“The sun is out, it’s beautiful. It could’ve been like yesterday, raining and cold, so I’ll gladly take this!” Mike Janovyak said. “You don’t want it too warm, because then it’s a shock.

“This [weather] is amazing,” offered Victoria Janovyak.

“I knew it was for a good cause. I’ve heard about Special Olympics for a long time. The Brewery had a team, so I figured I’d do it,” said Ken Dauer, who was plunging with Rt. 66 Old School Brewing of Wilmington. The event also fell on Dauer’s birthday, so he took the plunge wearing a tiara and sash for added fun.

The Citgo team brought along a mascot wearing a Polar Bear inflatable costume, cheering the team on from the sidelines as they plunged into the waters. The Coal City School District 25-person team donned pizza-themed onesies, and T-shirts to take the plunge.

“A lot of us work for our district’s special education department, or we’re in related services, like speech therapy, social work, so our students are why we do this,” said Margaret Marsaglia.

She had taken the plunge six times at other area events over the years; this being her seventh year.

“I expect it to be a shock when my feet hit the water. That’s when it gets cold and you get the wake-up. Then you just go the rest of the way in. Getting the feet out of the way is the hardest,” said Marsaglia.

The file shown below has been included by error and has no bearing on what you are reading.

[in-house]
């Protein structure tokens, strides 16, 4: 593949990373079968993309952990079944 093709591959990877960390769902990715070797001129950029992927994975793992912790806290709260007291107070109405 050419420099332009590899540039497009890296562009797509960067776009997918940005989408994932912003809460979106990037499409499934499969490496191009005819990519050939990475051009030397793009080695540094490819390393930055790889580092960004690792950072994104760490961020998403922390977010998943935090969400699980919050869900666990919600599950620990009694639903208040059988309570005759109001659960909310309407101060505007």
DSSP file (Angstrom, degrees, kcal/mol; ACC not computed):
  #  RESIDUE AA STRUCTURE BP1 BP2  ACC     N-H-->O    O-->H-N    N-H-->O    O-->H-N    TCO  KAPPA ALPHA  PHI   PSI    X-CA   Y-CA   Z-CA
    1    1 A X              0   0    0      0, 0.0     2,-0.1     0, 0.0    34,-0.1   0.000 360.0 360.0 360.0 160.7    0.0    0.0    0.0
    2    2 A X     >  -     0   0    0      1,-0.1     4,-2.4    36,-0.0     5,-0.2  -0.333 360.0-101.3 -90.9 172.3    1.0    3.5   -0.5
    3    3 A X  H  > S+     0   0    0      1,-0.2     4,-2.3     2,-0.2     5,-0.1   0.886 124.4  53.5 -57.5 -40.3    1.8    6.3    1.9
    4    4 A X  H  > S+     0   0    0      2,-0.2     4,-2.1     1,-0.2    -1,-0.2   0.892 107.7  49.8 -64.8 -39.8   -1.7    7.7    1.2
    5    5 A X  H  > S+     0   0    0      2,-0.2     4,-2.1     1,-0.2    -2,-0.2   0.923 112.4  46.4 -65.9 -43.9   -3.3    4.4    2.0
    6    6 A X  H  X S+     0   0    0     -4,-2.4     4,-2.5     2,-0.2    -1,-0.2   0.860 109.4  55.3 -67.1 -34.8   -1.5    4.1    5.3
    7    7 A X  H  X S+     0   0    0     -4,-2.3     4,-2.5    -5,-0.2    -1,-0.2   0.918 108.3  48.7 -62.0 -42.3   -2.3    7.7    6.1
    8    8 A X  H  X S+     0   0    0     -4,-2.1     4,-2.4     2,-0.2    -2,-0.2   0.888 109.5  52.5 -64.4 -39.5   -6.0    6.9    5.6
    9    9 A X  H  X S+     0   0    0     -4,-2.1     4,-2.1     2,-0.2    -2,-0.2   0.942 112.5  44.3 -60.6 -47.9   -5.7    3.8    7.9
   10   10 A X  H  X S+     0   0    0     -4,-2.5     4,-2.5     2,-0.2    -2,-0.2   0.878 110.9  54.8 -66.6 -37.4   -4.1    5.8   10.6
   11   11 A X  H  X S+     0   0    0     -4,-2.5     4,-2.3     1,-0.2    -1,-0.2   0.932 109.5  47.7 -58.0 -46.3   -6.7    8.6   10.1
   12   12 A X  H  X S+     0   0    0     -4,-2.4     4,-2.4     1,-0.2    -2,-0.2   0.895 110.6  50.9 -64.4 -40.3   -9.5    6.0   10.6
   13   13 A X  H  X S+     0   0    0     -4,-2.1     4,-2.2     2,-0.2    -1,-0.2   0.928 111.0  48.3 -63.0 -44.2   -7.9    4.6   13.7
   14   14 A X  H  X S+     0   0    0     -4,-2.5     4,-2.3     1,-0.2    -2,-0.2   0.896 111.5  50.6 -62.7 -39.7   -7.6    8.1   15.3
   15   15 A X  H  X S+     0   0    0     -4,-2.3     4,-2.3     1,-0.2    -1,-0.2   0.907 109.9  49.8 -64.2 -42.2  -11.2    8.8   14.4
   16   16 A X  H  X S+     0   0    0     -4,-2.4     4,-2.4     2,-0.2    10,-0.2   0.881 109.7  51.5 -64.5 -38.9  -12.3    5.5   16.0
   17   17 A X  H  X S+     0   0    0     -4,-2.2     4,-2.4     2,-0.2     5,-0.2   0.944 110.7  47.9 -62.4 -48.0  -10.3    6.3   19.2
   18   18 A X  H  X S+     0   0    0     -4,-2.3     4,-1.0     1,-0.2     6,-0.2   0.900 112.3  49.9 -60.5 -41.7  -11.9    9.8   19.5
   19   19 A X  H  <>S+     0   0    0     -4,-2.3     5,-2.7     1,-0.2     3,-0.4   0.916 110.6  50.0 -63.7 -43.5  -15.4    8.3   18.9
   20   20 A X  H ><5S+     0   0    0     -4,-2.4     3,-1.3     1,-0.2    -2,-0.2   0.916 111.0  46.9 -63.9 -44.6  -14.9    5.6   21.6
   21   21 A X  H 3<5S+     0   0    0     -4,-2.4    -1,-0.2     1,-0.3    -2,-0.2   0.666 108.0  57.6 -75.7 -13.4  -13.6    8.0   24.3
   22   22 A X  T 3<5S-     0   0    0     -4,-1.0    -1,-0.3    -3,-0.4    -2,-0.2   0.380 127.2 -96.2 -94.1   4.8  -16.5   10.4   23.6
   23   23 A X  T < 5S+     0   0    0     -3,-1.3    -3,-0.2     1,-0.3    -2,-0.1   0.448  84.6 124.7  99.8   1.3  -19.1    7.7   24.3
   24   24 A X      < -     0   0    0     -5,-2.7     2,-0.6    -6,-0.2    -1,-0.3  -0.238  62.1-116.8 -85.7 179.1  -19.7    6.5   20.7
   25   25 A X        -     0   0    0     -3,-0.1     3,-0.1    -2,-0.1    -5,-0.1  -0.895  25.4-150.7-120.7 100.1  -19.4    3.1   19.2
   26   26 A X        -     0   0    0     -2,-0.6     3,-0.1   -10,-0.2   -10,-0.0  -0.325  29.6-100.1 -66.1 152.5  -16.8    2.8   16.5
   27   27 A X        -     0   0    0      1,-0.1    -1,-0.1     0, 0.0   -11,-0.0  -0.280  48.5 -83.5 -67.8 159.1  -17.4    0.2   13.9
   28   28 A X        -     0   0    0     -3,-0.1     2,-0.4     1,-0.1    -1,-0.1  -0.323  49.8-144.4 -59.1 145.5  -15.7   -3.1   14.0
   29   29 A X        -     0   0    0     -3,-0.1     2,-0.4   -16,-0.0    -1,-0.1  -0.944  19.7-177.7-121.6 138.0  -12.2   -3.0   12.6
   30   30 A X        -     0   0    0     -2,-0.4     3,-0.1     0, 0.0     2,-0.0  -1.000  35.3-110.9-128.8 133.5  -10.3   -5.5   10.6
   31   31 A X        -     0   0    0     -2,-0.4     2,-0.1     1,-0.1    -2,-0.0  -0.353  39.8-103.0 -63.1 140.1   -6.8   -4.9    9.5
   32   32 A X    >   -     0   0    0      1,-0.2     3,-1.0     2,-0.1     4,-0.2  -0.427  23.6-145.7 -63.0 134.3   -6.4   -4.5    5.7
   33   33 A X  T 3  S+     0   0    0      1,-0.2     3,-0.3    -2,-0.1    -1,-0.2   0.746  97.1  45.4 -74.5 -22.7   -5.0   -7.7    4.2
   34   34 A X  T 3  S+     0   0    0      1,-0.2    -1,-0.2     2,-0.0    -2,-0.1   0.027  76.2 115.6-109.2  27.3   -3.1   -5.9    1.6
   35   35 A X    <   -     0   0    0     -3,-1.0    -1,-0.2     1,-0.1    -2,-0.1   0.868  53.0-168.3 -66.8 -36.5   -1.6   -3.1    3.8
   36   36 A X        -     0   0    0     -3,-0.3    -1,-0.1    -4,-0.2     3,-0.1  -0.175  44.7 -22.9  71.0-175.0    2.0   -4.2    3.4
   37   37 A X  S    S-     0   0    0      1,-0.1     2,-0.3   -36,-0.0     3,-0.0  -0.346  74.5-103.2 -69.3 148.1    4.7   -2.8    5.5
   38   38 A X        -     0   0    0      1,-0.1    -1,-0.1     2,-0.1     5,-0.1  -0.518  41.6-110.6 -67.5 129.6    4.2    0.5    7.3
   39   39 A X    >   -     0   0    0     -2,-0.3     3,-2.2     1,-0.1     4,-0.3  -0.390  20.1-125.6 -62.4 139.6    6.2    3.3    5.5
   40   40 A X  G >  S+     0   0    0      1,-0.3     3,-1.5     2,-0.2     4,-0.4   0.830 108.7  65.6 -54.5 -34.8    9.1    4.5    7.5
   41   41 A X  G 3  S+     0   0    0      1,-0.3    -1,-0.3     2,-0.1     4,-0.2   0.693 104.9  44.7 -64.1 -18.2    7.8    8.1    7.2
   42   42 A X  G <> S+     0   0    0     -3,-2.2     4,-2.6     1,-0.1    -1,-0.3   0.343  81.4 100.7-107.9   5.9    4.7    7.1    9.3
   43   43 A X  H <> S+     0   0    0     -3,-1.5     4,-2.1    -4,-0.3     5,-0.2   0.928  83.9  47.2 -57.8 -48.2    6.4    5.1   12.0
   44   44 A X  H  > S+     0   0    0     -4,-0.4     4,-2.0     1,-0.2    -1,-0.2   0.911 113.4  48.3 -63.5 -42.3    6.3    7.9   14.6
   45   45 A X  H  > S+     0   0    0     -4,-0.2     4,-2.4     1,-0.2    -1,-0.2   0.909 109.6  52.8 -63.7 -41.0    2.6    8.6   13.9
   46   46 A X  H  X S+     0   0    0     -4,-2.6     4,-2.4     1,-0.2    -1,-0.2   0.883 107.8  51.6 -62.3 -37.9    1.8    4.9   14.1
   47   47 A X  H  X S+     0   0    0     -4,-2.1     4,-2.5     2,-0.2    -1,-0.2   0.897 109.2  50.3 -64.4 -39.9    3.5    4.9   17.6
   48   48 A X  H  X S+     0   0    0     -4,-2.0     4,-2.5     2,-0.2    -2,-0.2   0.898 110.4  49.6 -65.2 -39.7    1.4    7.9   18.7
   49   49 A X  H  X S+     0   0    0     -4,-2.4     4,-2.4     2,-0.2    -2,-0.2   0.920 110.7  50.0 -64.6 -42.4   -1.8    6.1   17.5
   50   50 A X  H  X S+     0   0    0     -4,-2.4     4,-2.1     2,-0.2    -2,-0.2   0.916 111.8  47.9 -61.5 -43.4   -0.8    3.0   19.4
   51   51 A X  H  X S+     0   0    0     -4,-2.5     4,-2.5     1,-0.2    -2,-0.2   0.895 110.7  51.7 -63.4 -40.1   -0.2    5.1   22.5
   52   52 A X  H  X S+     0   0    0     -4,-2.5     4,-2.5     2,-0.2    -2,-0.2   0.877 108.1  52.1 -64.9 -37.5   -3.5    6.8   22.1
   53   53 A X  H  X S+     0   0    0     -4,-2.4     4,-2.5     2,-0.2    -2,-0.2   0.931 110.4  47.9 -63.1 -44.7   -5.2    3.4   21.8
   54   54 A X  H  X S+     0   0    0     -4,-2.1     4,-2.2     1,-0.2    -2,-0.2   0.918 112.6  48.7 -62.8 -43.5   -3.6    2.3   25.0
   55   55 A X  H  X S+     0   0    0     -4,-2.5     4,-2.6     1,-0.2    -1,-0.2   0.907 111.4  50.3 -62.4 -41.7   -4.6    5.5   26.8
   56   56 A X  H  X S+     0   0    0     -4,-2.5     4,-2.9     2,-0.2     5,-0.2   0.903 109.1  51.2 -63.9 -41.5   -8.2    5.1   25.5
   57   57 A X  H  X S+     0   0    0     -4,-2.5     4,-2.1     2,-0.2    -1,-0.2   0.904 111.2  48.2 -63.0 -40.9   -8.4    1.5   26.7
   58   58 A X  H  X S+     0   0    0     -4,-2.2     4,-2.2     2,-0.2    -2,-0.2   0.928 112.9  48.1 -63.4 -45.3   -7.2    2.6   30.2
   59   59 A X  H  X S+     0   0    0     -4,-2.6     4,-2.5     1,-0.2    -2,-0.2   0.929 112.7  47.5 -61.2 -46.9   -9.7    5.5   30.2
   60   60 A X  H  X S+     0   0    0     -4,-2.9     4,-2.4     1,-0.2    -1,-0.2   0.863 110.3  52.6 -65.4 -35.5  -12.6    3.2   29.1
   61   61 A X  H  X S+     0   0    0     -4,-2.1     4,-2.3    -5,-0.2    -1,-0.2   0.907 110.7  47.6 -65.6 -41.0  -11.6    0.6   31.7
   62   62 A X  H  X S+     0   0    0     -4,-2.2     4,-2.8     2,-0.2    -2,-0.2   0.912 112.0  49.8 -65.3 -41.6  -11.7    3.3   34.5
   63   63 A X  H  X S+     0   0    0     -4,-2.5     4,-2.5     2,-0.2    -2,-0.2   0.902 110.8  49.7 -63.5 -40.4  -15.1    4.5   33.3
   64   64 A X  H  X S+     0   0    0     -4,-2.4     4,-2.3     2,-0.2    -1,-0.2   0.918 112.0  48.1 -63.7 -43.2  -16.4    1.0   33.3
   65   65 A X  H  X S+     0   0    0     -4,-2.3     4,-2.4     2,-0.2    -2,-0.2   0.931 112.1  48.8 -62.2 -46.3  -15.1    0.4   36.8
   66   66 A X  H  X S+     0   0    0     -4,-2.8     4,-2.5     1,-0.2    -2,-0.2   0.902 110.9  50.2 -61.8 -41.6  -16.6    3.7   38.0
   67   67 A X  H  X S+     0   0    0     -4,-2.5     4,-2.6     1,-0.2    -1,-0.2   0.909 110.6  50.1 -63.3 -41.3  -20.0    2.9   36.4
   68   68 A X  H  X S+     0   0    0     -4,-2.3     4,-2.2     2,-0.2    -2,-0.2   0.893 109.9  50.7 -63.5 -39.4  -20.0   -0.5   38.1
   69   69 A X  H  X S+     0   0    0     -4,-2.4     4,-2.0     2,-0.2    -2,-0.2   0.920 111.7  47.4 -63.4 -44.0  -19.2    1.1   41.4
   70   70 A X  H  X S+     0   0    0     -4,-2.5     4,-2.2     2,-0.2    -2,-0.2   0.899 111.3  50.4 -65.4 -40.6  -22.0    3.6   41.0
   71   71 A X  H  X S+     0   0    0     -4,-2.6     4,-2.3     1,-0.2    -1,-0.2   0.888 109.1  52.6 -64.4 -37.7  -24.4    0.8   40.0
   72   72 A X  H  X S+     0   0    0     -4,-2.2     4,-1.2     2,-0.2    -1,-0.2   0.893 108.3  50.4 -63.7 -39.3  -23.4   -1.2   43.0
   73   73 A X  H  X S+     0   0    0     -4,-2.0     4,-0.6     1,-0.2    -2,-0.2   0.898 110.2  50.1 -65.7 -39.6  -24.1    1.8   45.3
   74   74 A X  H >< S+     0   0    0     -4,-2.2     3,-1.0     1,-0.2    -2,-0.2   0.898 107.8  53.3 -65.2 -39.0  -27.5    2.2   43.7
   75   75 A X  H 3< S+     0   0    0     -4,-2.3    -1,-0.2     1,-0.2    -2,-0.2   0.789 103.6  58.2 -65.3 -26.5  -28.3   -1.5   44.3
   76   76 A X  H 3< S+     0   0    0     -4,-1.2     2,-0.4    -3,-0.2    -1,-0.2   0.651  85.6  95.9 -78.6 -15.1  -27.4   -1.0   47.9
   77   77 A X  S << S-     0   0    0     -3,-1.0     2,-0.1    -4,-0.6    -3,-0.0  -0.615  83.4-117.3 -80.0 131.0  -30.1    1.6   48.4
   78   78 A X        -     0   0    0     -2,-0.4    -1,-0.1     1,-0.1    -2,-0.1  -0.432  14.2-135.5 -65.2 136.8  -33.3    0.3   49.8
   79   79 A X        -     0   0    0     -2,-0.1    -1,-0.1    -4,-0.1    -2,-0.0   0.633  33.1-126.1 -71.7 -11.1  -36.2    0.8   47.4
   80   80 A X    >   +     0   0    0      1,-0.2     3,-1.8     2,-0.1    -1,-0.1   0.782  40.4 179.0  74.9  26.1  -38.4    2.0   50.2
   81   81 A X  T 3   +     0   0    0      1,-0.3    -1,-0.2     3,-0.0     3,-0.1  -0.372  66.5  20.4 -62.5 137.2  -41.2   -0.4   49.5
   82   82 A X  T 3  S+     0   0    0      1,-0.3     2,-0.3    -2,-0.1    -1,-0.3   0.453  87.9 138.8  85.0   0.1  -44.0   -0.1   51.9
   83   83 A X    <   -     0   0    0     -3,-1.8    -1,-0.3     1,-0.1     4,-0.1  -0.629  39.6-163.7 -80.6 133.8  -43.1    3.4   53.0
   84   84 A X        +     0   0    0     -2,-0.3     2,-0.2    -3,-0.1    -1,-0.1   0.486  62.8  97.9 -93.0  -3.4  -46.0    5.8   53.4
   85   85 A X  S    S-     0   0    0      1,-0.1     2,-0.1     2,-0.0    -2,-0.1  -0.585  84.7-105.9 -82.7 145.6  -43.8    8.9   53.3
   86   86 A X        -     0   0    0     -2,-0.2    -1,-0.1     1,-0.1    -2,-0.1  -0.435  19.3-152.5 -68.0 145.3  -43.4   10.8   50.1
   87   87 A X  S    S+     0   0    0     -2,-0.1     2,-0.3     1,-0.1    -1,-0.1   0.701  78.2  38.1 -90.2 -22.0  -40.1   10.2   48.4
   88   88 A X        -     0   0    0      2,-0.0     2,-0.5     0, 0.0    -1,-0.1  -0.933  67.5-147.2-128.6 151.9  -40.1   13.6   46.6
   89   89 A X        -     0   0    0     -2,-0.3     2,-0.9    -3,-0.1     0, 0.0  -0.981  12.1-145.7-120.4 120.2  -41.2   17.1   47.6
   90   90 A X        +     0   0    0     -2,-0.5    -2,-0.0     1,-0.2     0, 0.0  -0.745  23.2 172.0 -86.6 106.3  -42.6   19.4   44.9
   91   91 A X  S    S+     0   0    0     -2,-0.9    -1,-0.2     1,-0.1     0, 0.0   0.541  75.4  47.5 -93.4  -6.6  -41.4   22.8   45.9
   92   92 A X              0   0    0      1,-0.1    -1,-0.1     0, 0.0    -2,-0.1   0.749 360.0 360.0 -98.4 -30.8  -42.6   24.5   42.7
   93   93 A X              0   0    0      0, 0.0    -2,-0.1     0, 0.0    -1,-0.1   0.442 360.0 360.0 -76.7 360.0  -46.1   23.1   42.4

Of the 35 teams participating in this year’s event, the team that raised the most funds online was the 59-person KSD140 Plungers team with more than $30,000 raised. The massive team plunged in several rounds, and all wore donut-themed attire for the plunge.

One of multiple Law Enforcement Torch Run (LETR) fundraising events for the Illinois Special Olympics, the Polar Plunge encourages participants to take a jump into waters at one of the 24 locations throughout the state during the months of February and March.

The first-ever Polar Plunge event took place in 1999 in Lake Bluff in the far north suburbs.

The Illinois Special Olympics helps individuals with intellectual disabilities participate in various athletic competitions through Special Olympics programs.

The Special Olympics website reports that the cause supports 21,000 traditional athletes with intellectual disabilities and 9,000 young athletes, with support including training, competition, and opportunities for leadership, personal development, and health education.

Stephanie Irvine is a freelance reporter.

Mike Janovyak, second from left, of the Will County Sheriff’s Department, was the top fundraiser for the region with $5,000. Wife Victoria, center, and the kids, celebrate the accomplishment.

Ken Dauer, wearing the tiara, leads his group from Rt 66 Old School Brewing of Wilmington back to shore after a plunge.

Plungers from the Coal City School District show they have the sauce and crust to compete.

A plunger from the Coal City School District shows how to crust-surf.

Will County Sheriff’s Deputy Victoria Janovyak, in the teal, shows her kids how to make waves as Michael Erickson wades into the waters.